It too is important to provide for an easily manufactured connector with the availability for other options such as exterior RFI/EMI shielding, keying and the like without complicating the system.
The object of the invention then is to provide for a shielded and impedance matched electrical connector which is easily manufacturable.
Another object is to provide for optional exterior shielding and for shielding between the vertical columns of contacts to prevent cross talk.
The above mentioned objectives were accomplished by designing an electrical connector assembly comprising an insulating housing having a front mating face and a terminal receiving face. The front mating face has an array of apertures aligned in a plurality of vertical rows for the receipt of a plurality of mating contacts. The electrical terminals comprise mating contact portions and conductor connecting portions. Each of the terminals is vertically aligned one above the other, wherein a plurality of terminals are insertable into the connector housing to position the mating contact portions adjacent to a rear side of the apertures. Intermediate each vertical column of contacts is a ground plane member wherein the ground plane member is connected to at least one of the signal contacts.
By so designing the connector assembly, the shield members between each vertical row of electrical terminals prevent cross talk between adjacent terminals in adjacent vertical rows.
With reference now to the drawings, a preferred embodiment of the invention will be shown where:
FIG. 1 is a perspective view of the daughterboard connector of the subject invention;
FIG. 2 is an enlarged view of two of the housing modules of the daughterboard connector shown in FIG. 1;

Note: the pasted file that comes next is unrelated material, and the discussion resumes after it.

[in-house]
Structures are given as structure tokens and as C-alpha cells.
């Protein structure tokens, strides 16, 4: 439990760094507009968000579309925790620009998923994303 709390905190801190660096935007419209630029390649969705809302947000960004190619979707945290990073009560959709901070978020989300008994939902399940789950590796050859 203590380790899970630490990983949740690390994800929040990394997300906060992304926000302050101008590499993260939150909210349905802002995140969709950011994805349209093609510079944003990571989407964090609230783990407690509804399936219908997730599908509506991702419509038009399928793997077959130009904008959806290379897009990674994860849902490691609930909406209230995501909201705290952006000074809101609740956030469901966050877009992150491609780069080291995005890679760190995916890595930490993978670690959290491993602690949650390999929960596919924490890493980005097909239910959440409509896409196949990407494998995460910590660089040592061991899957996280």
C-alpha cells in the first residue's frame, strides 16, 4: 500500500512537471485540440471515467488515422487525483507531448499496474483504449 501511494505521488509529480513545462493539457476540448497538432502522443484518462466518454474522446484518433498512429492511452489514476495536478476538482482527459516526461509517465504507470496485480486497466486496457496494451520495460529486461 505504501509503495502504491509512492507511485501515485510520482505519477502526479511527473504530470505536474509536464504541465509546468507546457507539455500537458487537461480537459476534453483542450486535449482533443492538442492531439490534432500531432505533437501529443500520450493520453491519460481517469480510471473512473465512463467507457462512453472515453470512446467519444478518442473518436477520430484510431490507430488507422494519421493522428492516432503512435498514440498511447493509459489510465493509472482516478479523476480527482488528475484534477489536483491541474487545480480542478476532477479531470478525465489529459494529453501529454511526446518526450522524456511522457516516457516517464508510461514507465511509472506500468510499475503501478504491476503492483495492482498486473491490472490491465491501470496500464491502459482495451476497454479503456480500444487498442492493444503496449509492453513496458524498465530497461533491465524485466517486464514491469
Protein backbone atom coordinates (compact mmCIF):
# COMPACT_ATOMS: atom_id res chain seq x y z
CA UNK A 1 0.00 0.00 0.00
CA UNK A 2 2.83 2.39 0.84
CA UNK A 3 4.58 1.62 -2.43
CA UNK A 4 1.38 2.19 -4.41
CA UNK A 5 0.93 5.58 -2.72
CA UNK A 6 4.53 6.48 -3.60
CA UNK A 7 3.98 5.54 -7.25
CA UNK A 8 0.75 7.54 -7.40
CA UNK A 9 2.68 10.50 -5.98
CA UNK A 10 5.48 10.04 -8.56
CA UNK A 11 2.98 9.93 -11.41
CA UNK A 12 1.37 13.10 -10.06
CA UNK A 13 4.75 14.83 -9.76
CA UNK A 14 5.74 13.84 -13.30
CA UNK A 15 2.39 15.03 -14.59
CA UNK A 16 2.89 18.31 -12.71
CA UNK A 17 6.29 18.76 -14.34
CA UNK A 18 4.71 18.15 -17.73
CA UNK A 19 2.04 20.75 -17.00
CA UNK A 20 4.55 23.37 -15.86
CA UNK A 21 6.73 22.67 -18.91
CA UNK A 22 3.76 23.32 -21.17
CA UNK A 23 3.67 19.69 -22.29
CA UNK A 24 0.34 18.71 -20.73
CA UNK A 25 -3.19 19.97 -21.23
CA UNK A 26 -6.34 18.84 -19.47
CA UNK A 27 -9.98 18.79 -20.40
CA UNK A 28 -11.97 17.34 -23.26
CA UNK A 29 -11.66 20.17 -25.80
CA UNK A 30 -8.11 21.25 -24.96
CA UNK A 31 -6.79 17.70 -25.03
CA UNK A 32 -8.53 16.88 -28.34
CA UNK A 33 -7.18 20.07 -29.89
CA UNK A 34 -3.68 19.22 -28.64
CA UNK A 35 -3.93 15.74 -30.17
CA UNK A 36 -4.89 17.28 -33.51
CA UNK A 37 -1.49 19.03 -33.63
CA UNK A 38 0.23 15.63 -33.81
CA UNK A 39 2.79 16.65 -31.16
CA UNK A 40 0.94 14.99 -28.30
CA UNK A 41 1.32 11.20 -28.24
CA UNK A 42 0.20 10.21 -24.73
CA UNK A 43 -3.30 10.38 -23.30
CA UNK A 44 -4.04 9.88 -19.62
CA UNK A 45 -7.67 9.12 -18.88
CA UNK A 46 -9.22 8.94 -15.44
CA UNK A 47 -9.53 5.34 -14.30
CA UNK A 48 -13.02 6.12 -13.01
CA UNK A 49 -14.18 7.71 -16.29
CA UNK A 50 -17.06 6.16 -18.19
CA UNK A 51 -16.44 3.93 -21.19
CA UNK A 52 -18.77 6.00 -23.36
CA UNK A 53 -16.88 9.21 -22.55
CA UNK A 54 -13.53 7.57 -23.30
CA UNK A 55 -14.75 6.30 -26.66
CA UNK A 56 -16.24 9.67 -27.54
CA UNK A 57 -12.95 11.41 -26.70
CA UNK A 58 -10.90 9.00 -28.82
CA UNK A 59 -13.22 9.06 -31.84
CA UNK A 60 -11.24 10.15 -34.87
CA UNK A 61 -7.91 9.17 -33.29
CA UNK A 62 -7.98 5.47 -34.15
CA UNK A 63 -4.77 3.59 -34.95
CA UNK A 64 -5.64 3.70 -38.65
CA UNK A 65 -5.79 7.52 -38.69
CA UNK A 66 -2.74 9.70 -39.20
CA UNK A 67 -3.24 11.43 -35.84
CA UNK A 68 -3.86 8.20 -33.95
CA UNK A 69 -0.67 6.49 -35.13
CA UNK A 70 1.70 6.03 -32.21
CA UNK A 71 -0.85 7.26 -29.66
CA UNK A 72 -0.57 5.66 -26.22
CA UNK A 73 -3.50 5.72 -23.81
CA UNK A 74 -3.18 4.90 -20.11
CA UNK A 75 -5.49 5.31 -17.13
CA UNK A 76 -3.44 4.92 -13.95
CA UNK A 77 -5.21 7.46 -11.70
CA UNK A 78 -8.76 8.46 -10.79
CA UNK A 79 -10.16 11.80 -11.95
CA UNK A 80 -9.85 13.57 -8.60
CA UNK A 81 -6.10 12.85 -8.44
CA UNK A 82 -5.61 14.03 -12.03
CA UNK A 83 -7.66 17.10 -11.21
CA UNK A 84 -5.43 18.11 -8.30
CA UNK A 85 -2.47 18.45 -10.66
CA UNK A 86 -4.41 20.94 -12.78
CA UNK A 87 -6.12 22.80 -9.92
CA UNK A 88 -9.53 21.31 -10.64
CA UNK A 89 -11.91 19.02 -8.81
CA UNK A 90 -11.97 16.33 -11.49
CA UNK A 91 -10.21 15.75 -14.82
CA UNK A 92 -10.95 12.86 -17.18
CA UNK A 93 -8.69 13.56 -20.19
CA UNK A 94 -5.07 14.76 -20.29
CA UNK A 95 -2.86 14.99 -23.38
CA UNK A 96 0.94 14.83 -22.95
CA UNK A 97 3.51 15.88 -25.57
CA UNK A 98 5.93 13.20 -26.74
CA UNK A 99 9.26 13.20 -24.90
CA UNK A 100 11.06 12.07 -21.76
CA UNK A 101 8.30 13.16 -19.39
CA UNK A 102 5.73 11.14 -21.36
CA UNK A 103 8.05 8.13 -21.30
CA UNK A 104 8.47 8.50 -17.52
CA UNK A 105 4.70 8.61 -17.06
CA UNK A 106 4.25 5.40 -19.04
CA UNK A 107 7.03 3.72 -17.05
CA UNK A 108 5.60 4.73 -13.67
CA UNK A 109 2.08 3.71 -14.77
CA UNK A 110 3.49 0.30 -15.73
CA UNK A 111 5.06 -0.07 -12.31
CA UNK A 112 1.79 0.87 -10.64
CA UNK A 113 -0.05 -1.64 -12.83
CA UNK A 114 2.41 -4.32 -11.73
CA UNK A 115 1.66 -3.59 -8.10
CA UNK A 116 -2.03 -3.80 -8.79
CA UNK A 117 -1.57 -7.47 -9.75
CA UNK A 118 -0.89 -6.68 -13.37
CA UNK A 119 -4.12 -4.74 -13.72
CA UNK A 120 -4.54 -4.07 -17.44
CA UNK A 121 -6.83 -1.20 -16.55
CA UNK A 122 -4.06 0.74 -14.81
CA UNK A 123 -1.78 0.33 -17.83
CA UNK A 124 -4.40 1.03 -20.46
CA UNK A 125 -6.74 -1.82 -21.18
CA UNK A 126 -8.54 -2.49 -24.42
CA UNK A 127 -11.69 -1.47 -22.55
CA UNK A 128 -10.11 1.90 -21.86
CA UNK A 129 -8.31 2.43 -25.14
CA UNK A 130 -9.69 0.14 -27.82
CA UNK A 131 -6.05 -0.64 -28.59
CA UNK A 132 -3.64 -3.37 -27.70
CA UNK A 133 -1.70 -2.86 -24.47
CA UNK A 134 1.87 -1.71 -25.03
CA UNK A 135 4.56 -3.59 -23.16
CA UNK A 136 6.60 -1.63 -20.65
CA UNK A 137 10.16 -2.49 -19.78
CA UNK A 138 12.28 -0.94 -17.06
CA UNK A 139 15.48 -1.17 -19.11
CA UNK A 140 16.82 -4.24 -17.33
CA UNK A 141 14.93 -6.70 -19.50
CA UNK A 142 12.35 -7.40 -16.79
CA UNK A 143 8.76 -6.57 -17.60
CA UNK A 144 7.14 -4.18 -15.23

FIG. 3 is a rear view of the connector housing;
FIG. 4 is a plan view of the stamped blank of the terminal subassembly;
FIG. 5 is a view similar to that of FIG. 4 showing the molded web over the terminal lead frame;
FIG. 6 is an end view of the subassembly of FIG. 5;
FIG. 7A is a side plan view of the cross talk shield member with the integral contact member;
FIG. 7B is a side plan view similar to that of FIG. 7D showing a further embodiment;
FIG. 7C is a side plan view of the cross talk shield of the present invention;
FIG. 8 is a rear cross-sectional view showing the terminal subassembly and cross talk shield of FIG. 7A inserted in a rear housing module;
FIG. 9 is a top plan view of the ground plane insertable onto the terminal subassembly;
FIG. 10 is a top cross-sectional view showing the insertion of the terminal subassembly and cross talk shield into the housing;
FIG. 11 is an isometric view showing the subject invention with the cross talk shield members in position for insertion;
FIG. 12 is an isometric view of the post header.
With reference first to FIGS. 1 and 12, the invention includes a daughter board connection system 2 which is interconnectable with a post header such as that shown in FIG. 12. The electrical connection system 2 of the present invention includes a plurality of housing modules 4 abutted one against the other to form a connection system. It should be understood that while only two such modules are shown in FIG. 1, this is for clarity only. Any number of modules can be used and it is anticipated that a typical connection system would include 8-10 modules.
With reference now to FIG. 2, each of the modules 4 includes a front mating face 6 having a plurality of pin receiving apertures 16, a top wall 8, a bottom wall 10, sidewalls 12, and a rearwall 14. With reference to FIG. 3, the pin receiving apertures 16 include a narrow through hole 18.
With reference to FIG. 3, which is a rear view of the housing member 4, the cross sectional configuration of the aperture 16 is shown in greater detail. The aperture 16 includes two vertical slots 20 and 22 where the first vertical slot 20 is symmetrical with the center of the narrow aperture 18 whereas the second vertical slot 22 is flush with the right hand (as shown in FIG. 3) sidewall 17. It should be noted that the aperture 16, as defined by the sidewalls 17,19 is asymmetrical with the center line of the narrow aperture 18, the reason for which, will be described in greater detail herein.